The work is divided into three great themes: ideal fortified cities and citadels, religious architecture and private architecture. Perret first proposes a series of five regular fortified cities made up of different types of organization, ranging from a square to polygons of five to twenty-three bastions. Accompanied by plans and large-scale urban perspectives which he calls “perspective du dehors” and “perspective du dedans”, this work presents an iconography of ideal cities in which all the constructions are repeated identically. Although his plans grow successively larger and more complex, for each of them he uses a combination of similar urban elements composed of corner pavilions, row houses, terraces linked together and arcades. This systematization of regular fortifications and of architectural constructions in series is interesting. It takes its inspiration at the same time from major military treatises of the 16th century such as those of Pietro Cataneo I quattro primi libri di archittura (1554) and of Girolamo Maggi and Giacomo Castriotto Delle fortificazione della citta (1583), from iconic achievements like the citadels of Turin and of Milan (which he mentions in his text) and from royal urban programs initiated during the reign of Henri IV. This last point placed Perret at the heart of contemporary urban research which would be confirmed by the realization of the royal Parisian squares. The second part of Perret's treatise, devoted to religious architecture, is dedicated to Huguenot temples. Just as for the series of ideal fortified cities, Perret gives three models in several dimensions (small, medium and large) and accompanies each one with short annotations. This mixture of types, military and religious architecture, has no precedent in the history of treatises on fortifications and, if one considers that Perret's treatise was published three or four years after the Edict of Nantes, it has the merit of a manifesto. The precision of its perspectives, closer visually to “vues” than to plans was certainly also part of his will to legitimize the Protestant religion.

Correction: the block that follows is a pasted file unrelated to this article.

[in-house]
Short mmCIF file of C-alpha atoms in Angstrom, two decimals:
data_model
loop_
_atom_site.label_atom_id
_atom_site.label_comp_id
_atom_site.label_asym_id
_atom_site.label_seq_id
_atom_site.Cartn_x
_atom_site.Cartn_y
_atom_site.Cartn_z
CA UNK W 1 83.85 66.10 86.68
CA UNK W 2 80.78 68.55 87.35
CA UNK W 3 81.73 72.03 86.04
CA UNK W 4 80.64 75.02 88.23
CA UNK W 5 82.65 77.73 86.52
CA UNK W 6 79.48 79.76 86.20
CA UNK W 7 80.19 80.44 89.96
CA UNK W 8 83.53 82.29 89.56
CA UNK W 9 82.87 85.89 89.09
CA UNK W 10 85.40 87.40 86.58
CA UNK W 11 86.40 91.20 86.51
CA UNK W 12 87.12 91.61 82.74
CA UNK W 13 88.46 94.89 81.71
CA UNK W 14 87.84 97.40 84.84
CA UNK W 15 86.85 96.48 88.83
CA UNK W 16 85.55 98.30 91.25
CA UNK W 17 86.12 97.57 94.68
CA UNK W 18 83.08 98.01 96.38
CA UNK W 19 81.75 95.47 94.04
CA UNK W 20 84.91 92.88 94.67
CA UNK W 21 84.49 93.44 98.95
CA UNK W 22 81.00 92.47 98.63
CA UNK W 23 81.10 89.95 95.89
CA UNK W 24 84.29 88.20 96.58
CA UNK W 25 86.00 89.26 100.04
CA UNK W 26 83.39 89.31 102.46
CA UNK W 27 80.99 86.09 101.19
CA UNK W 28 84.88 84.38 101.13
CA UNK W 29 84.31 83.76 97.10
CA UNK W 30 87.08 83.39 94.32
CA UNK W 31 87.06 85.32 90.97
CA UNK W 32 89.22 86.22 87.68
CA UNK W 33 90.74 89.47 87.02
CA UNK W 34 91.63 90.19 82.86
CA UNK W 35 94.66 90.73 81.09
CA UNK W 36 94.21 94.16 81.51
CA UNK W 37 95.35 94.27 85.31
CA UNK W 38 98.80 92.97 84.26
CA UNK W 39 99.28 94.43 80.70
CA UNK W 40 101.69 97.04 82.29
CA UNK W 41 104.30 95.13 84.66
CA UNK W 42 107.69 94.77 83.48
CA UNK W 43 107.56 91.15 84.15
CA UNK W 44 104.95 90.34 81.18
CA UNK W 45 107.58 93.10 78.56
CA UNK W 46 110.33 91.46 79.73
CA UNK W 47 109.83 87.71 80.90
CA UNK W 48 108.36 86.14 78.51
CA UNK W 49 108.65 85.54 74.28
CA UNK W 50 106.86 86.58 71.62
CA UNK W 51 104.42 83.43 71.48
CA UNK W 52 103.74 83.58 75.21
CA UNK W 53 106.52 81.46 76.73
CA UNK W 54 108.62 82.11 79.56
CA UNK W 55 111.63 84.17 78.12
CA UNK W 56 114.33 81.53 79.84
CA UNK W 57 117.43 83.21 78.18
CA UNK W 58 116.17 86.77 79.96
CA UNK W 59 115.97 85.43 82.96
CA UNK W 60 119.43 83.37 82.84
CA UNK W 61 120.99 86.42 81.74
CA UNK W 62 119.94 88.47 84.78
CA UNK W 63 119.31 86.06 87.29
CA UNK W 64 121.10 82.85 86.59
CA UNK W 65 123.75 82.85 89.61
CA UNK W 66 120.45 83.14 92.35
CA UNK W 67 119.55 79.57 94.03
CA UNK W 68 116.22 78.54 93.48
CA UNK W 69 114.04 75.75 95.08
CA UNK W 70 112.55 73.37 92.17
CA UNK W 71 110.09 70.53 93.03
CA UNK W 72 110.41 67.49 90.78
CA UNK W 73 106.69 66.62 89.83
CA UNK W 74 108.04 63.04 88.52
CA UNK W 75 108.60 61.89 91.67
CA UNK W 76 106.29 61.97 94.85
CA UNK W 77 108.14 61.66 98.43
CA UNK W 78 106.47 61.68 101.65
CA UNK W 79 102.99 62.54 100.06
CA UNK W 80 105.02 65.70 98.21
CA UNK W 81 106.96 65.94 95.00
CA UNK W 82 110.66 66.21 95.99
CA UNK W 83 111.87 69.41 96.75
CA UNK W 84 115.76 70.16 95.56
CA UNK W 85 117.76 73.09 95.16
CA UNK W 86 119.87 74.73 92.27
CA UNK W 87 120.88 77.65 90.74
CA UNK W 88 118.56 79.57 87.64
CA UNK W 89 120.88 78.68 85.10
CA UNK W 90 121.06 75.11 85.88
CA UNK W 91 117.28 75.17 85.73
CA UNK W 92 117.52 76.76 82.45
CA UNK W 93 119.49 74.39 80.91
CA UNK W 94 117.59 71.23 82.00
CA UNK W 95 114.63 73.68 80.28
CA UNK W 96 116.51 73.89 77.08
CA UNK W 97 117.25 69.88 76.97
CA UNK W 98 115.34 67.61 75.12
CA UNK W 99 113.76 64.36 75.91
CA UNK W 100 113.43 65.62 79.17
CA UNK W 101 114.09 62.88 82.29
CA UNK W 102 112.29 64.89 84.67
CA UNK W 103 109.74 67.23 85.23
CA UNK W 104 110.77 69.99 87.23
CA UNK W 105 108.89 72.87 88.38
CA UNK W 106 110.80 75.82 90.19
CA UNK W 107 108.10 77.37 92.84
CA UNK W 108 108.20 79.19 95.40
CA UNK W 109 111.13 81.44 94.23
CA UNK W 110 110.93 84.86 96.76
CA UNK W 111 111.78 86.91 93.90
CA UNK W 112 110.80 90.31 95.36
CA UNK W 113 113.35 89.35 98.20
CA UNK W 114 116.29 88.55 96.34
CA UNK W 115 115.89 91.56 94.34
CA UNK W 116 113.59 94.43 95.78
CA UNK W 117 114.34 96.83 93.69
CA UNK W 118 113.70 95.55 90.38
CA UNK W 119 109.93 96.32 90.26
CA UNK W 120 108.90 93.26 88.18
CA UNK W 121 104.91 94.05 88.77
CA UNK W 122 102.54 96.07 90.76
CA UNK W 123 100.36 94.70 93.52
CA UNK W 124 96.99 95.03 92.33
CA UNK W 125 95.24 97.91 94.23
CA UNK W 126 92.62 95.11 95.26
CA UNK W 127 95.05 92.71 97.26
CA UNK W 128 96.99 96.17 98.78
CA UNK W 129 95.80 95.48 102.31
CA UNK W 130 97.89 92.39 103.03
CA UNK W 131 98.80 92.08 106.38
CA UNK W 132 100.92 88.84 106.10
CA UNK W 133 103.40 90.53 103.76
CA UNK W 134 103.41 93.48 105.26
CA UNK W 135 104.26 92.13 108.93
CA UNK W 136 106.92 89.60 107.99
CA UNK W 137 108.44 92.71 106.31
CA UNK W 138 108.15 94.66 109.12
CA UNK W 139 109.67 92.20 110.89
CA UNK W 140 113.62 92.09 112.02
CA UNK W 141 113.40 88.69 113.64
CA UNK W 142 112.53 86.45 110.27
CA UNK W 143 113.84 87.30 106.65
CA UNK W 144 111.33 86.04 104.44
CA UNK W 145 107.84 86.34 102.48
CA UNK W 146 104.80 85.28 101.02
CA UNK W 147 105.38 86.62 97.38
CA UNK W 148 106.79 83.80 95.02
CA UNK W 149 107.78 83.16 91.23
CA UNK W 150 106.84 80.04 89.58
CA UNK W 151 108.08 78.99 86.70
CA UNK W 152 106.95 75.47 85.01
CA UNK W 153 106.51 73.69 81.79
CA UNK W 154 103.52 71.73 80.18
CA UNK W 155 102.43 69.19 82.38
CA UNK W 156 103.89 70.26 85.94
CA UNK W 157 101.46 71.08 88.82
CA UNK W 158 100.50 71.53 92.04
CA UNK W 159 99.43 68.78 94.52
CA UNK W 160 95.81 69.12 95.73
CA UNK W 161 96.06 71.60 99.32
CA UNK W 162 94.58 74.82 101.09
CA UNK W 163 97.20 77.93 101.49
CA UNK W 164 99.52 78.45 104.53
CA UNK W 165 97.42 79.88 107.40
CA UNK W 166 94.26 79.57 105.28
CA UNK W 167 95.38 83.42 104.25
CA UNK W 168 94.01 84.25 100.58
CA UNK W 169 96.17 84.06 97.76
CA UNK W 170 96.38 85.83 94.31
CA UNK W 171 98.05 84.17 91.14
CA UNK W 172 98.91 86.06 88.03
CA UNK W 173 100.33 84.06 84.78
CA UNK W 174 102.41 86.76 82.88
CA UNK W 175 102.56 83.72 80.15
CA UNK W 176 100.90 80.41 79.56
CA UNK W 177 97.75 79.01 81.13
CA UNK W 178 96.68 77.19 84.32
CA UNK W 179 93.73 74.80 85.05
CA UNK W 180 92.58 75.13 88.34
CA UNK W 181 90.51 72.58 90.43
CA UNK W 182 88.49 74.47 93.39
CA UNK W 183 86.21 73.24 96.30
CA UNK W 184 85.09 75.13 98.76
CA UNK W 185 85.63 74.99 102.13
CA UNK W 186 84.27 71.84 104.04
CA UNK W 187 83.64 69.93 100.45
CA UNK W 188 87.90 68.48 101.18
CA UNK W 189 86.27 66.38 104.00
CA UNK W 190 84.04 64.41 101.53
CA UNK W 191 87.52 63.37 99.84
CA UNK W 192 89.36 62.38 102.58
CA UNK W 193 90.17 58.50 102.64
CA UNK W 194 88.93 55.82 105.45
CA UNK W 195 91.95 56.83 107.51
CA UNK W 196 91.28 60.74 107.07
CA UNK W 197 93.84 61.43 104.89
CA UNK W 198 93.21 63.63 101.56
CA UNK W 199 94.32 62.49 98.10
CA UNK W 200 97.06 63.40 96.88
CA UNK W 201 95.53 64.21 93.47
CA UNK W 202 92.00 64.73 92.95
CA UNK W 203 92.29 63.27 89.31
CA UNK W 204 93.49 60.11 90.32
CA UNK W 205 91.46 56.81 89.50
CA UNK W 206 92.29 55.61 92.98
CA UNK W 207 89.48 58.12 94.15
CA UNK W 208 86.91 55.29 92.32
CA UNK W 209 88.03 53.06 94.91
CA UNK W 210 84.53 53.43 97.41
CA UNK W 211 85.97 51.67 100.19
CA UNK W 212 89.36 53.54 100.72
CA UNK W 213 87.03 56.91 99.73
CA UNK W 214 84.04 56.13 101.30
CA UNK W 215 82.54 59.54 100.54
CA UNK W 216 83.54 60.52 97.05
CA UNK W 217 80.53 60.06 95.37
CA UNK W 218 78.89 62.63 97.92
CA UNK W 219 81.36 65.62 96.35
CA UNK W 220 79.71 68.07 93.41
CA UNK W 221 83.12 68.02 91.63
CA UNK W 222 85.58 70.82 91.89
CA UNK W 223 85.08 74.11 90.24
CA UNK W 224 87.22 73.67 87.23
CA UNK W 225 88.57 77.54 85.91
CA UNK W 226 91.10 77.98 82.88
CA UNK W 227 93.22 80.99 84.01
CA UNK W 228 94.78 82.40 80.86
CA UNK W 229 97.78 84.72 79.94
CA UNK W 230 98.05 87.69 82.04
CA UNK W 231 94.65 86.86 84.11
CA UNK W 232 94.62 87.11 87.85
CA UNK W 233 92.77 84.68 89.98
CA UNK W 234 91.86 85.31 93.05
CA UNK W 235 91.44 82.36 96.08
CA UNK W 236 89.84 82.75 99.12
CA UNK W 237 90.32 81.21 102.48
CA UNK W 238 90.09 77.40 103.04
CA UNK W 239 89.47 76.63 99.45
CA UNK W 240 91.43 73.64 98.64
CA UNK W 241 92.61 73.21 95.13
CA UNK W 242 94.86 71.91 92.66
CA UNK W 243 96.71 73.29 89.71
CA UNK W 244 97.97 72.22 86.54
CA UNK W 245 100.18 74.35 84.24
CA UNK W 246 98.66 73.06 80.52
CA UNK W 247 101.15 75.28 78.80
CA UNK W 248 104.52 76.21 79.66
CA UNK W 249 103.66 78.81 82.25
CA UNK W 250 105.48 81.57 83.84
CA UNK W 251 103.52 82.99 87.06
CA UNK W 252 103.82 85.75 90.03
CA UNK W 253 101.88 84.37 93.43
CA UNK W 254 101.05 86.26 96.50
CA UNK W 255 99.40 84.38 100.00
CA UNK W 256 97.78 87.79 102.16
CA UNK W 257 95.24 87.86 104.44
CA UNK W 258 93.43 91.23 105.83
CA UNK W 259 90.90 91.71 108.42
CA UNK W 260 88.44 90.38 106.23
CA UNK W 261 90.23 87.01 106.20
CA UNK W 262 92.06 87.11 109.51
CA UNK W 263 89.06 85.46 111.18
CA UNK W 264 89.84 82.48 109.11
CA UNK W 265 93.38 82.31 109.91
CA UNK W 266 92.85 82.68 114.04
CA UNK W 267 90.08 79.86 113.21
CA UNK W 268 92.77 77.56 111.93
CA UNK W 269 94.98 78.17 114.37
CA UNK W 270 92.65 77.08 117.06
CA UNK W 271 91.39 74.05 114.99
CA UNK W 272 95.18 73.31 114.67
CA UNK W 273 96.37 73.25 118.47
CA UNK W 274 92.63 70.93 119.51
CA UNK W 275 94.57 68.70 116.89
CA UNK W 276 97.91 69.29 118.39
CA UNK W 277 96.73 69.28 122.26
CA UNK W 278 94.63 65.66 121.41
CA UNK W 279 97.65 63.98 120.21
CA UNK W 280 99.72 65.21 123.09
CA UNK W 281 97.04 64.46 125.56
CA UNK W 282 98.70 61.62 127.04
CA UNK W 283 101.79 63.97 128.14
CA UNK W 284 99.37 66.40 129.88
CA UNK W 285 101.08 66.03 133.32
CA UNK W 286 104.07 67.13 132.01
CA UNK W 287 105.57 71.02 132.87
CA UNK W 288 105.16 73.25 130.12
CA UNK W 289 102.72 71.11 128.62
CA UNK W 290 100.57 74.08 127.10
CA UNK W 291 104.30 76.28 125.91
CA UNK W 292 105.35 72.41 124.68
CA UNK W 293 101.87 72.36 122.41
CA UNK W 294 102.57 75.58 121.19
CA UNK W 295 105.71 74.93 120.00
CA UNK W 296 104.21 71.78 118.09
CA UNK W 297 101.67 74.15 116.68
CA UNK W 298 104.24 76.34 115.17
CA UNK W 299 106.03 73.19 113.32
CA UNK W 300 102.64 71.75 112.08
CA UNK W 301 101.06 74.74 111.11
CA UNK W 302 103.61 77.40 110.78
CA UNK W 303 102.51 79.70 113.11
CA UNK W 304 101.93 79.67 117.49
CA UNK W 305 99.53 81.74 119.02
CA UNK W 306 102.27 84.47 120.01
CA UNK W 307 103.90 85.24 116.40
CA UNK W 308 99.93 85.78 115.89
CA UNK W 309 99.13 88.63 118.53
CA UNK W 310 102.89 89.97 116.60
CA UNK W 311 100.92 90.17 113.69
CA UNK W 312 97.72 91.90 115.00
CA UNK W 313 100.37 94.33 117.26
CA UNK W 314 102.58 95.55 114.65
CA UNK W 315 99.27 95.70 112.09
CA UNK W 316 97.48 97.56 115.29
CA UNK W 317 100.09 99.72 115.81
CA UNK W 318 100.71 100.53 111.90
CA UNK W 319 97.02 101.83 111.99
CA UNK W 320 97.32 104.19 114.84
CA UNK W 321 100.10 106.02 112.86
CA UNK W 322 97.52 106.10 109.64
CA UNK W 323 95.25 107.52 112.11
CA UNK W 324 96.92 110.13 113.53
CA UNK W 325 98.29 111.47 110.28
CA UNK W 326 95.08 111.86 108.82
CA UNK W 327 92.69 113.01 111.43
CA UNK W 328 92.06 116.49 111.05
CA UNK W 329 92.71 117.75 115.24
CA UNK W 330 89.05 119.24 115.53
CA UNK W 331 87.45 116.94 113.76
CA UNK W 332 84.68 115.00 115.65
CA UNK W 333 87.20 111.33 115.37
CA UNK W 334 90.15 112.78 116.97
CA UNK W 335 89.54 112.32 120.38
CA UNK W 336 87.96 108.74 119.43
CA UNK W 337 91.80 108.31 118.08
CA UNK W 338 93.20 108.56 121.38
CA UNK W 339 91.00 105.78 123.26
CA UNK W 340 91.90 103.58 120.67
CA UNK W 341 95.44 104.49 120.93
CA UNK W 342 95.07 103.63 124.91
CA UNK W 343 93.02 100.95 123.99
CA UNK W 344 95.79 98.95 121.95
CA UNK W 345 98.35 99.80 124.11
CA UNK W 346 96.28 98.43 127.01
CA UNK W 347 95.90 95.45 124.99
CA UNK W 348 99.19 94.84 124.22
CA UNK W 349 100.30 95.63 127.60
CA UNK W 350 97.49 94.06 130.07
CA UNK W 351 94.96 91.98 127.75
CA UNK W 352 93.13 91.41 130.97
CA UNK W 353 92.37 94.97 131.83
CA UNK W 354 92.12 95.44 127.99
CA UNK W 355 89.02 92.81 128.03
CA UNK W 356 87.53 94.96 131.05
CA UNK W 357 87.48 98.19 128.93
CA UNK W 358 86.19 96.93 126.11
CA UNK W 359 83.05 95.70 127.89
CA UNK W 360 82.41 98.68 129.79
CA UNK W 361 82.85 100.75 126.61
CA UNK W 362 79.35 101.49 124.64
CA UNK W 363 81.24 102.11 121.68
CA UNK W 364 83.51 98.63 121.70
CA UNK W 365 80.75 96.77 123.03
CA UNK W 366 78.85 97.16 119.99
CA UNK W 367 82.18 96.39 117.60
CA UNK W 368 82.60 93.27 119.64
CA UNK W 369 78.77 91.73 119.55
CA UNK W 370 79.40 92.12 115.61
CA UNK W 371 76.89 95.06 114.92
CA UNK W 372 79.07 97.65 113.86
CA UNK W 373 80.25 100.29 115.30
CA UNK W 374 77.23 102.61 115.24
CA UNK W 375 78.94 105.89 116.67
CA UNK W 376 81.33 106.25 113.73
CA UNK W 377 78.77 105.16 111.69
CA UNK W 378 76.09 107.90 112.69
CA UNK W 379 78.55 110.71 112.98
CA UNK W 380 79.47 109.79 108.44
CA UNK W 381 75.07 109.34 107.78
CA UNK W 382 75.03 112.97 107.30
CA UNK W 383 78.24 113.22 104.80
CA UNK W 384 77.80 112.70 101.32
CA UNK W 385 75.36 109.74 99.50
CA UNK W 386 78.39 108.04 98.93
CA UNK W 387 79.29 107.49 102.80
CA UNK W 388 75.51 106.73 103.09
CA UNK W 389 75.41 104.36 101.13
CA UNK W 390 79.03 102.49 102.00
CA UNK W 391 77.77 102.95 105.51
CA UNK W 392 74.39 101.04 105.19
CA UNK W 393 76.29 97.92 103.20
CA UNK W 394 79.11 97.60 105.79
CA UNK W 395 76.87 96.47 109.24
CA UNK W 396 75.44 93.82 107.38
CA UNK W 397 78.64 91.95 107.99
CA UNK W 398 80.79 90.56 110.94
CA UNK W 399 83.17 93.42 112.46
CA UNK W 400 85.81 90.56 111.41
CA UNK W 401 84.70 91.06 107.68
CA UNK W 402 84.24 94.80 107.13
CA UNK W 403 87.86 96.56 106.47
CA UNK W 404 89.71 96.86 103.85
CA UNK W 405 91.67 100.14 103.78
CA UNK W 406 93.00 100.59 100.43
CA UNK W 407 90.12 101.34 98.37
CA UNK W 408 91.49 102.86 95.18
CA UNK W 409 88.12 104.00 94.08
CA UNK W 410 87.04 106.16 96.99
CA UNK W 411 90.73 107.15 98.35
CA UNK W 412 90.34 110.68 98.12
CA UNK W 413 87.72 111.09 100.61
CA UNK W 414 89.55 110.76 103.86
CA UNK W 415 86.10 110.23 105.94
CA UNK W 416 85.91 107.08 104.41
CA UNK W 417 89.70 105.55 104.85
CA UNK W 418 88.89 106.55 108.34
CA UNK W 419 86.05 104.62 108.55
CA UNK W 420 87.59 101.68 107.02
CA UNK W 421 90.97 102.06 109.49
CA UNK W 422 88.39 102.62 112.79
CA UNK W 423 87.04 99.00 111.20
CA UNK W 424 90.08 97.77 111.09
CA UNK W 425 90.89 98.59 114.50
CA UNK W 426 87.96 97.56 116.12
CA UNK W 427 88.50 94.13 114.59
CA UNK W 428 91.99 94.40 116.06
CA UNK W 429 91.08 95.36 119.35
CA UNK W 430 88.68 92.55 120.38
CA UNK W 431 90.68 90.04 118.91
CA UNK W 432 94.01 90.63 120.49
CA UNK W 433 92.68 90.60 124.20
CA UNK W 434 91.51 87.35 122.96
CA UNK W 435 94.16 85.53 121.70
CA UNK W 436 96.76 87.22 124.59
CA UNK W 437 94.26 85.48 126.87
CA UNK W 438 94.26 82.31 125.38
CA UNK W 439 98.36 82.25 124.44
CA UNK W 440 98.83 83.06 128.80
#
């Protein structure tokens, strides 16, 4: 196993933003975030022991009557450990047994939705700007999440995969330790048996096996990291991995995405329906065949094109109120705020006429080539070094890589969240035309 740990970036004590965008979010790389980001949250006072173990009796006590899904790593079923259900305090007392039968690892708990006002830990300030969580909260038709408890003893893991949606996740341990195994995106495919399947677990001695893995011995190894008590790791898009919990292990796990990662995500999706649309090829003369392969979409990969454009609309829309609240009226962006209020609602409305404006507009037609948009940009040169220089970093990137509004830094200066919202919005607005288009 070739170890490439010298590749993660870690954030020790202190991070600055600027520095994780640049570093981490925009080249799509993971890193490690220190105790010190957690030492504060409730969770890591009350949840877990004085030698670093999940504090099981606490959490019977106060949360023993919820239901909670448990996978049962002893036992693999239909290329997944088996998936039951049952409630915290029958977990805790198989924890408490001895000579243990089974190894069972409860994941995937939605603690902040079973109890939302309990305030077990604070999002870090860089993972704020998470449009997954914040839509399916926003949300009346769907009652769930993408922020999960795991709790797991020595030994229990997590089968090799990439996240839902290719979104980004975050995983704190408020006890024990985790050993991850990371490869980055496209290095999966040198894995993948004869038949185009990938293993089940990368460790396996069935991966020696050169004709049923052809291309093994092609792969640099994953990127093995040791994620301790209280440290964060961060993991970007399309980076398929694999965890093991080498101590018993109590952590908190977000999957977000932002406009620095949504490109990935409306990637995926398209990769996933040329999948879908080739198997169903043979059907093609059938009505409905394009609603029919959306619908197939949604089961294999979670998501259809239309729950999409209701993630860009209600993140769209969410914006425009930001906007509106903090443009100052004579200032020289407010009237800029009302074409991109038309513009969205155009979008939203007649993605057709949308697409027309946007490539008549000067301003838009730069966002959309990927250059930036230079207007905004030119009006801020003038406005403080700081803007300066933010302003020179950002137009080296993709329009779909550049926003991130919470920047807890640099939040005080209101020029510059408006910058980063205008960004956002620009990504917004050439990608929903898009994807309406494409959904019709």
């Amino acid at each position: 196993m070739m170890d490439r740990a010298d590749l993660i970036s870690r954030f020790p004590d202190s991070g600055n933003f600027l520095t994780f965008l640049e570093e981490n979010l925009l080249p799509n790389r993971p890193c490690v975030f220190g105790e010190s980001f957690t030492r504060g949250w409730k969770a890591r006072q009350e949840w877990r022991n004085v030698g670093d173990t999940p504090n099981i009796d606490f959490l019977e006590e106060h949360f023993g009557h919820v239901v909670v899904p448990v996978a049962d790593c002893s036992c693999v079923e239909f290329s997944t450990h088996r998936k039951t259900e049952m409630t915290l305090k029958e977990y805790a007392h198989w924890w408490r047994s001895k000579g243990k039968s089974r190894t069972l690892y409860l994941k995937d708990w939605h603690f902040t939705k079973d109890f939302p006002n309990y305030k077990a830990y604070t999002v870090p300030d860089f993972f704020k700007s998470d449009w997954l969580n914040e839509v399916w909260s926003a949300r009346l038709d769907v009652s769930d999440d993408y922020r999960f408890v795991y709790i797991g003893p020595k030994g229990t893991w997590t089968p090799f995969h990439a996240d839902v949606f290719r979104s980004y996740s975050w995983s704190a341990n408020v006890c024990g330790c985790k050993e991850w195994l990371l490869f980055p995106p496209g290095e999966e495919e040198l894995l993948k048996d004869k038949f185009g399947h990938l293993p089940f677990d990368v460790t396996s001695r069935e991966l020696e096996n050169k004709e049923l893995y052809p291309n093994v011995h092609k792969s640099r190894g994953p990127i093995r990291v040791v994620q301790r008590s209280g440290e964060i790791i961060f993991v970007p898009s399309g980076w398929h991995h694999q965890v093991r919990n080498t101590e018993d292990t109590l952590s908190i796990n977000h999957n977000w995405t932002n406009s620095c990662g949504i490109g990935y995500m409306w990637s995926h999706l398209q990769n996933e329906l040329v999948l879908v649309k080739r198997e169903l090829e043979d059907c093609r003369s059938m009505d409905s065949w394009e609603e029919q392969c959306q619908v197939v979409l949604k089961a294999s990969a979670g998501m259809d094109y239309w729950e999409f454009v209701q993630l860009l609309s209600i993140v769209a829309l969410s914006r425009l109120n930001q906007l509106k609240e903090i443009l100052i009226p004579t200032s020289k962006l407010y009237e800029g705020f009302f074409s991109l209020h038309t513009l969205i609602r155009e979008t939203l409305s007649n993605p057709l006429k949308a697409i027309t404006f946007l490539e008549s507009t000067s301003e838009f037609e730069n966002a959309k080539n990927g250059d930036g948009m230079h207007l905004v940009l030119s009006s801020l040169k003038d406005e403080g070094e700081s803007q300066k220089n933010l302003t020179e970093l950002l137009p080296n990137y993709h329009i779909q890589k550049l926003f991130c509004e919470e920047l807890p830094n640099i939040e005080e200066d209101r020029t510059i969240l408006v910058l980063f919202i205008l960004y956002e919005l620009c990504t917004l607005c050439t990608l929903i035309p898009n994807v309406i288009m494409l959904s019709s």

The last part of the treatise concerns different types of private architecture: smallholdings, dwellings, houses, châteaux and the royal pavilion. Since his plans are developed along vertical lines, with numerous window openings and clearly individualized levels, the influence of the reformed countries, notably the Netherlands, the cities of the Hanseatic League and of England, is shown. Nonetheless, the structuring of Perret's discourse, organized according to the social status of the occupants, also reminds one of some of Serlio's concerns about domestic architecture. Lastly, the wish to create a type of collective architecture inspired by the communal Protestant dwellings, in which several proprietors lived in one house with a single front door shared by all, is not too different from some dwelling models of the Livre d'architecture of Jacques Androuet de Cerceau which appeared in 1559.